I feel like I’m playing three simultaneous games of tug-of-war with no one else on my side helping me pull.

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Goals, Jobs, and the JLPT

New Offical Website of The Japanese Language P...

New Offical Website of The Japanese Language Proficiency Test (Photo credit: Rainbowhill LL)

If you’re interested in Japan, you’ve probably already heard of the JLPT. The Japanese-Language Proficiency Test, or JLPT for short,  is what it sounds like–a test that measures the Japanese ability of non-Japanese, and about 600,000 people take it every year. The test is divided into five levels, going from N5 (the easiest) to N1 (the hardest).

Typically companies in Japan require foreign workers to hold a certificate at the N1 or N2 level, which is why passing the JLPT N2 has been a goal of mine since I started studying Japanese. But it’s always felt like a far-away goal, something that, even now, would still take a year or two of studying to pass.

This July, I sat for the N2 at a local university. I didn’t expect to pass, but at least I would know how close I was to reaching my goal. Last week, the results were posted. I didn’t pass, as expected, but my score was higher than I thought it’d be. Much higher. My listening score, in particular, kicked some ass. I was floored. For a year I’d been beating myself up about how low my Japanese skills are despite studying for five years, but here I am almost reaching my goal. It was a huge boost of confidence.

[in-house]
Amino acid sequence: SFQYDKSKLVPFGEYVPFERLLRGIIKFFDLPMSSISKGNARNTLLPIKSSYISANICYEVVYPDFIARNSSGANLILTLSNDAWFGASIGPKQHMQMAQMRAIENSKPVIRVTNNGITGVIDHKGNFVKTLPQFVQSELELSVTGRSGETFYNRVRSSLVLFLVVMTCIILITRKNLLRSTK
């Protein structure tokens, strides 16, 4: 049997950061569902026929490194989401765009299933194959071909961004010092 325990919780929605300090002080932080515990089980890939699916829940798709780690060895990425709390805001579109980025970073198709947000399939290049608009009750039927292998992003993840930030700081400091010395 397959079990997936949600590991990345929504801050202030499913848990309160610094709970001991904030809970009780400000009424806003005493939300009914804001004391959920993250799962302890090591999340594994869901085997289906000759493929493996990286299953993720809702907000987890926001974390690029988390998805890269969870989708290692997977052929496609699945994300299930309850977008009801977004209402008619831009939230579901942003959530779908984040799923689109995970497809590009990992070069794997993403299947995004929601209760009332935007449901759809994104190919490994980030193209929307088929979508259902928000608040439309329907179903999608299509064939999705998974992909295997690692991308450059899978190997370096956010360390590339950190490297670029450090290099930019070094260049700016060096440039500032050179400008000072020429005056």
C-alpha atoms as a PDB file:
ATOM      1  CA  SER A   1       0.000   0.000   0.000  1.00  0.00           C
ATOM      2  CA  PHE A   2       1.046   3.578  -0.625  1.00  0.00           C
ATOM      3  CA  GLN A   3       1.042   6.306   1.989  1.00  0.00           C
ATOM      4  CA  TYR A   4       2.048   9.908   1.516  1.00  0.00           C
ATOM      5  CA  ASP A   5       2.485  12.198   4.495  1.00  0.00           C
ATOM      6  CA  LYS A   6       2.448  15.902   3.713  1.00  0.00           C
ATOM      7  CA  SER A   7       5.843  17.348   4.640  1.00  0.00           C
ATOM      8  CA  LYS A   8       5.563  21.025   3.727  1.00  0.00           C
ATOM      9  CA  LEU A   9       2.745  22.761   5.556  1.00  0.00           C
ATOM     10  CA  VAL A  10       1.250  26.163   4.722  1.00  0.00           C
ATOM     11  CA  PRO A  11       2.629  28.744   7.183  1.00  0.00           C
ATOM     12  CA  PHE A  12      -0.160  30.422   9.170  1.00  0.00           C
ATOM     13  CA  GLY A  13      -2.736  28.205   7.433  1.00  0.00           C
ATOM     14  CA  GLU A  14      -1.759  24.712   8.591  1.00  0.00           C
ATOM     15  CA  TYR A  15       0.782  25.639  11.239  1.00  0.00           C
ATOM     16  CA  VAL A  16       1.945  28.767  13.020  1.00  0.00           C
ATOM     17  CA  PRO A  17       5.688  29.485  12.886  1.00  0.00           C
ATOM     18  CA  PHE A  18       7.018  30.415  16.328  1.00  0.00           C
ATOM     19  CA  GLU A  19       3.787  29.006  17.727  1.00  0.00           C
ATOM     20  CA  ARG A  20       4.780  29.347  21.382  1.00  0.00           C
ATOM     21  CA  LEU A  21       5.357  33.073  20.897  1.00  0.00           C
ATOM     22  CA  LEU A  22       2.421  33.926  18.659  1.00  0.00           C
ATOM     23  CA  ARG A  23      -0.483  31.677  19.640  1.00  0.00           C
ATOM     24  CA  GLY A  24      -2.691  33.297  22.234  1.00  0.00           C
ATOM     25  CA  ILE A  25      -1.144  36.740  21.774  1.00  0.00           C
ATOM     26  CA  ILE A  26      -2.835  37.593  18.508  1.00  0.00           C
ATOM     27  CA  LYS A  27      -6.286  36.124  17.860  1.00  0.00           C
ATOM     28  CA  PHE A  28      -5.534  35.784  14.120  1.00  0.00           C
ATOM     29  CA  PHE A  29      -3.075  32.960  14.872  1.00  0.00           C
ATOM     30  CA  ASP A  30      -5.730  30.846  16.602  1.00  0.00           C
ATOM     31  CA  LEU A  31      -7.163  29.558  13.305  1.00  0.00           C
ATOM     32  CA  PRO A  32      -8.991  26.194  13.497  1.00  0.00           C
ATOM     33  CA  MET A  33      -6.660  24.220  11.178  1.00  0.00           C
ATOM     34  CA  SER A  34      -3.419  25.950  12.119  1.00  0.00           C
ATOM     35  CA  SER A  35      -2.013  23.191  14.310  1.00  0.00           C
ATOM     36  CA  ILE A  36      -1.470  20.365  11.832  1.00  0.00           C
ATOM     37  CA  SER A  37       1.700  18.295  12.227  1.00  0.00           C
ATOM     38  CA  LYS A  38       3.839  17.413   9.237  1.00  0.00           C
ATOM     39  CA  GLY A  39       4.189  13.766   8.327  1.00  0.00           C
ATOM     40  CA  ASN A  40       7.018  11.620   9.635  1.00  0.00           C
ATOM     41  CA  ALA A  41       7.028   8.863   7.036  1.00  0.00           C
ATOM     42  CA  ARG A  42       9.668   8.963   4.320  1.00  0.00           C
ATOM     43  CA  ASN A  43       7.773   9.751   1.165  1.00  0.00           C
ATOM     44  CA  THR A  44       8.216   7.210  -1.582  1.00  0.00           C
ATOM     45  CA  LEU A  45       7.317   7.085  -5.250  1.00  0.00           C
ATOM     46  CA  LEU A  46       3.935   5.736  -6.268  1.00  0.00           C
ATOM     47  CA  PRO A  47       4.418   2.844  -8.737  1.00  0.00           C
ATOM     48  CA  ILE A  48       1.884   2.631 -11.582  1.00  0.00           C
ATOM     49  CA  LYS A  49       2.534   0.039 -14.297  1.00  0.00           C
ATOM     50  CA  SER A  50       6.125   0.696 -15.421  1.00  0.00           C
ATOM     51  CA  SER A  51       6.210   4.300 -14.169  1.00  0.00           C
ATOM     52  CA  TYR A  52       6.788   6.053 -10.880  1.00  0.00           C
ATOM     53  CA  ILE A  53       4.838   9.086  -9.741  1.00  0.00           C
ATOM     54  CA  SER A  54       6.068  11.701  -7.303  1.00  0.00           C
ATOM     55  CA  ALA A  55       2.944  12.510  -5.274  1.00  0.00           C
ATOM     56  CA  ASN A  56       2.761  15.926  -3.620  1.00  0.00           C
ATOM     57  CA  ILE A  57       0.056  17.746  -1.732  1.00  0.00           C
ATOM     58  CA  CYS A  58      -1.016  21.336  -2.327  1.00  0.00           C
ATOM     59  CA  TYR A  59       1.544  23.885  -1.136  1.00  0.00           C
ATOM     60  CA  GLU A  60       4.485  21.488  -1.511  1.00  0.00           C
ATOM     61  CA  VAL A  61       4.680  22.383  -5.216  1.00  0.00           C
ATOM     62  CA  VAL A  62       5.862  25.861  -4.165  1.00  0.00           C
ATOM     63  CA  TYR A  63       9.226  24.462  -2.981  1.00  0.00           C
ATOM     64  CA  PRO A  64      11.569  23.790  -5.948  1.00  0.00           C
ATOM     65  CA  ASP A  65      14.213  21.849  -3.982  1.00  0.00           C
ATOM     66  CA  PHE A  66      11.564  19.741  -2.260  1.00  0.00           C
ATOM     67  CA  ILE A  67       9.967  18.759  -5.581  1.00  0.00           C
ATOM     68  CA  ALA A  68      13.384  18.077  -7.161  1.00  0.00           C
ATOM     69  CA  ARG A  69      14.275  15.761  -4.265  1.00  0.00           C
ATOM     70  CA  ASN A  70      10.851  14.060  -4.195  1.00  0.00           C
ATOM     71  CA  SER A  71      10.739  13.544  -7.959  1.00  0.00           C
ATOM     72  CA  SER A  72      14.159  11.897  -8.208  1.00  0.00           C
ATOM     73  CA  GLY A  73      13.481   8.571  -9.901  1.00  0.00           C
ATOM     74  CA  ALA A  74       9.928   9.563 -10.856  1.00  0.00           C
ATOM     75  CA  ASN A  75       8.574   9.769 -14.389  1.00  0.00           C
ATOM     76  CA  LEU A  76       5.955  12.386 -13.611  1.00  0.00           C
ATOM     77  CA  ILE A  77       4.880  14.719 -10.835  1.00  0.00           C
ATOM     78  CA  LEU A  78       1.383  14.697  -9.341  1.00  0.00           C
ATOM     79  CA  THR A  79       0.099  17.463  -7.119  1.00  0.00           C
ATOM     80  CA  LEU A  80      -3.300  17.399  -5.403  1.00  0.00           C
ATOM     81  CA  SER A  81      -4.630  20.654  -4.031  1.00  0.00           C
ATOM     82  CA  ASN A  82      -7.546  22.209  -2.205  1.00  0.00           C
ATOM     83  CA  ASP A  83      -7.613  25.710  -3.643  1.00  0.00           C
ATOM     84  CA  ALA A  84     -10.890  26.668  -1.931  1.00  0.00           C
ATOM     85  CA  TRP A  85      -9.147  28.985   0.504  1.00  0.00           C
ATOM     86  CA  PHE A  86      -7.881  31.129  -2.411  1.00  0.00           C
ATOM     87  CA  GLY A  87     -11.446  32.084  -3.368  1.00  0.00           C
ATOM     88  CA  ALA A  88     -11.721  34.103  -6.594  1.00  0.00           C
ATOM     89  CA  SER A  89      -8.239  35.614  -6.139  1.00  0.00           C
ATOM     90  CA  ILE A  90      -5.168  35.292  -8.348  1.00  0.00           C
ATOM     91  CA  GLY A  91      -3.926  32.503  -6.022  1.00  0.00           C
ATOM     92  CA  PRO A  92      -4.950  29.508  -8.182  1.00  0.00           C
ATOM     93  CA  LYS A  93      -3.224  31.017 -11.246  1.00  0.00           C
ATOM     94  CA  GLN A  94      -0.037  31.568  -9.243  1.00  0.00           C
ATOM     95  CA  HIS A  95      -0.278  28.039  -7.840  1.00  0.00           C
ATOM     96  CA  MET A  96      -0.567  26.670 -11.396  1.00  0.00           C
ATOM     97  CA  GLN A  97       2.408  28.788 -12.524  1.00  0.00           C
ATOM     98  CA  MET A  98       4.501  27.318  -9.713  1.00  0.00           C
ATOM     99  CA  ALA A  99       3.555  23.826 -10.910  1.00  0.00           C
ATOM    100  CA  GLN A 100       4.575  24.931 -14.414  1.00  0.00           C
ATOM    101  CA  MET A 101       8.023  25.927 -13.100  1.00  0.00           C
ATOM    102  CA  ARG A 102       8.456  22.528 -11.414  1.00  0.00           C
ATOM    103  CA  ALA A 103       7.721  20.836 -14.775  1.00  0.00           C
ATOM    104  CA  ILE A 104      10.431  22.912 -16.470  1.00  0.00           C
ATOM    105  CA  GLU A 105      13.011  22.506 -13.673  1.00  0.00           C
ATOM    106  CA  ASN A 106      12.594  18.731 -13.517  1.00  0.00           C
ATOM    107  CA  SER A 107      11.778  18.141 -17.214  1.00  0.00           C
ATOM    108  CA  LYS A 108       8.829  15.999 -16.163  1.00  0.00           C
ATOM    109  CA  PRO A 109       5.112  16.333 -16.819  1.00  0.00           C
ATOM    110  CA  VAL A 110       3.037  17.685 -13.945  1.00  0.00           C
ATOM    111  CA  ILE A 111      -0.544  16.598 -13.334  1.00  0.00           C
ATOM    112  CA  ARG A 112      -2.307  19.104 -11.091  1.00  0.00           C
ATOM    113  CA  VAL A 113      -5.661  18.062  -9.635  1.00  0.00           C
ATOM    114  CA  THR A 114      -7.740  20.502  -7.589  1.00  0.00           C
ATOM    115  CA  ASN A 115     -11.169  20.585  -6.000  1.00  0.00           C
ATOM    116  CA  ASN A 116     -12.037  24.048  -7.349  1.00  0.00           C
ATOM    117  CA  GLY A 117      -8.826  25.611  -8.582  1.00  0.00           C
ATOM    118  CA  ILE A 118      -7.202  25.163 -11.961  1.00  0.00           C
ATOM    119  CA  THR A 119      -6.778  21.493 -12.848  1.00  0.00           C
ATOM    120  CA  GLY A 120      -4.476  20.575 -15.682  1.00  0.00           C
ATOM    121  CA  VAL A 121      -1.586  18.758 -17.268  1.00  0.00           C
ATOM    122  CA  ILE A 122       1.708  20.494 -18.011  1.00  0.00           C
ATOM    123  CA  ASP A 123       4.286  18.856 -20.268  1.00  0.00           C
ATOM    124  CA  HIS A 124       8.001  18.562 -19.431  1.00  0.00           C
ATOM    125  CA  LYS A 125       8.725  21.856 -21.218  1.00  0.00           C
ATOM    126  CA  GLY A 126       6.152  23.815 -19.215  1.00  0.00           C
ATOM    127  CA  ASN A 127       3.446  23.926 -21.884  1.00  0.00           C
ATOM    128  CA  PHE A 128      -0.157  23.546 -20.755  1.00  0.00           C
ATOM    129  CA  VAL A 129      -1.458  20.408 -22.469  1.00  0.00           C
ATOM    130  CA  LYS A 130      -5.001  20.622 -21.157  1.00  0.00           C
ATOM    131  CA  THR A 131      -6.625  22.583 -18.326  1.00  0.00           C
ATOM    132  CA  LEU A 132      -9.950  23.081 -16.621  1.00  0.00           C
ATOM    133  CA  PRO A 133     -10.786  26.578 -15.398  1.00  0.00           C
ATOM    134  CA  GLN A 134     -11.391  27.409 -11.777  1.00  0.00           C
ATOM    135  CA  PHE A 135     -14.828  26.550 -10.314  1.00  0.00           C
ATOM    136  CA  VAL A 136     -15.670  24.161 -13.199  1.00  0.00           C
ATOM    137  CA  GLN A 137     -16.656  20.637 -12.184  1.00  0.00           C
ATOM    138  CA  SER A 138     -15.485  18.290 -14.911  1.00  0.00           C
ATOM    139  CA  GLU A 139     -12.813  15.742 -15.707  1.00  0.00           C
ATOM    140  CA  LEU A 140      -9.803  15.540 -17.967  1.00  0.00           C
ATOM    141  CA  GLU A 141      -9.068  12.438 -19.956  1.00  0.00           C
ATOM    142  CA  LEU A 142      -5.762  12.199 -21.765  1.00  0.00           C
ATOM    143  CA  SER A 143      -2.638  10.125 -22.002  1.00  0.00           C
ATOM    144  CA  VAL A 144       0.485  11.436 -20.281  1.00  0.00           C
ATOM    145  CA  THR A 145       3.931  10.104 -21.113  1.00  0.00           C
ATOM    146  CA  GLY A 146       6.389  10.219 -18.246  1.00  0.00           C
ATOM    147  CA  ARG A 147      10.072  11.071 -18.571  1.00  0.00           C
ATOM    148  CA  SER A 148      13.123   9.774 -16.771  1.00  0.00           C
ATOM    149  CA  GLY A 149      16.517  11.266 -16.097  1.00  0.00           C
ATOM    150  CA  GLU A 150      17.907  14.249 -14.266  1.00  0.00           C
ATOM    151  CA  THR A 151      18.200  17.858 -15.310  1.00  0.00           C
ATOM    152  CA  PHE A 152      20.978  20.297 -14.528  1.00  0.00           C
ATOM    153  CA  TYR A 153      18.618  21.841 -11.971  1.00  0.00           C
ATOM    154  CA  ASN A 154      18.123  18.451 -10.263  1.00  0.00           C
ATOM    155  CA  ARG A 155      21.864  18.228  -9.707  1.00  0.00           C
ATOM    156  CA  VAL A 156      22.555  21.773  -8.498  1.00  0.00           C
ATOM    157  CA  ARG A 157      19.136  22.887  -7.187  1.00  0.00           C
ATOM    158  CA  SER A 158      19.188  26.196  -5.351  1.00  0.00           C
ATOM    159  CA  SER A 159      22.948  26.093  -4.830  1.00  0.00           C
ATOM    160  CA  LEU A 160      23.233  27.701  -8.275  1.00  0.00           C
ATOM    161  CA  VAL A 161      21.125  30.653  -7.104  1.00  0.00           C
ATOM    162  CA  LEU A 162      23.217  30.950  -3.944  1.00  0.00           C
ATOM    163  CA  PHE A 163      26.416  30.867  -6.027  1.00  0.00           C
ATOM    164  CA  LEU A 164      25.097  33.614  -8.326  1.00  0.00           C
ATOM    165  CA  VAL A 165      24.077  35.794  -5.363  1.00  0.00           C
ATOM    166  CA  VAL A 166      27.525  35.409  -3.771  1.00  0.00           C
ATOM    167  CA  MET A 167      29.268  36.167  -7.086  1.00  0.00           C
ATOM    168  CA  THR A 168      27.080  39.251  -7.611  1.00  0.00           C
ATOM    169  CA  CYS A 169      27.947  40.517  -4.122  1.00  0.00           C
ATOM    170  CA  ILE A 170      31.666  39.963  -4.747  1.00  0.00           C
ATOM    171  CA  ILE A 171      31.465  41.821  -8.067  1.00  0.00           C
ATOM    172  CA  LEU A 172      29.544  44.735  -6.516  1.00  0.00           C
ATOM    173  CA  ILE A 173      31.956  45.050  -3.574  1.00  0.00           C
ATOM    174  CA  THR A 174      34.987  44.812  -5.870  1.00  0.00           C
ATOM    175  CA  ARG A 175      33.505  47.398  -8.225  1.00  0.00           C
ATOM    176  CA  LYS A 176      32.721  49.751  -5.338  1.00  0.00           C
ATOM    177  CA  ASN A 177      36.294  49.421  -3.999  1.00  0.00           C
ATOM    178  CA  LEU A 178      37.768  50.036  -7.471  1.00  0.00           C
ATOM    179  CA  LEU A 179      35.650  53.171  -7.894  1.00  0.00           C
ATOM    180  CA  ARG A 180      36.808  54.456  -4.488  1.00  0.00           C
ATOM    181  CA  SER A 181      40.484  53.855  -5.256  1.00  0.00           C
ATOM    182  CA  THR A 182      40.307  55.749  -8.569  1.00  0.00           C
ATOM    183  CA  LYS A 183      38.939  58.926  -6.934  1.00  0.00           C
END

I’ve been studying Japanese every day since the results, and I plan to sit for the test again in December, this time with a goal of passing. But… if and when I do pass, it will leave me with a decision to make.

Should I keep teaching English and being miserable but being paid well? Or, do I want enter a different job where I have the chance of actually enjoying what I do? If the latter, I’d have to work twice as long for the same about of pay I’m getting now, which would mean less time to write, which is what I actually want to be doing. I just need a job for the money until I get good enough at writing to hopefully make it a career.

Whatever I decide to do, I hope I’ve learned to have more confidence in myself and my abilities, and that goals might be closer than they seem and are reachable as long as you do the work.

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Is It Just Culture Shock?

Every time I write about my feelings toward Japan, I worry I will start sounding like this guy and people will begin to hate me. Well, here I go.

Last week I wrote about losing interest in Japan. I’ve lived here a year now–two if you include my year in Nagoya in 2009–and it’s been five years since I started studying Japanese and about Japan in general. The easy answer for what I’m experiencing would be culture shock… but is that really what I’m going through?

Loneliness, Part 1: Old friends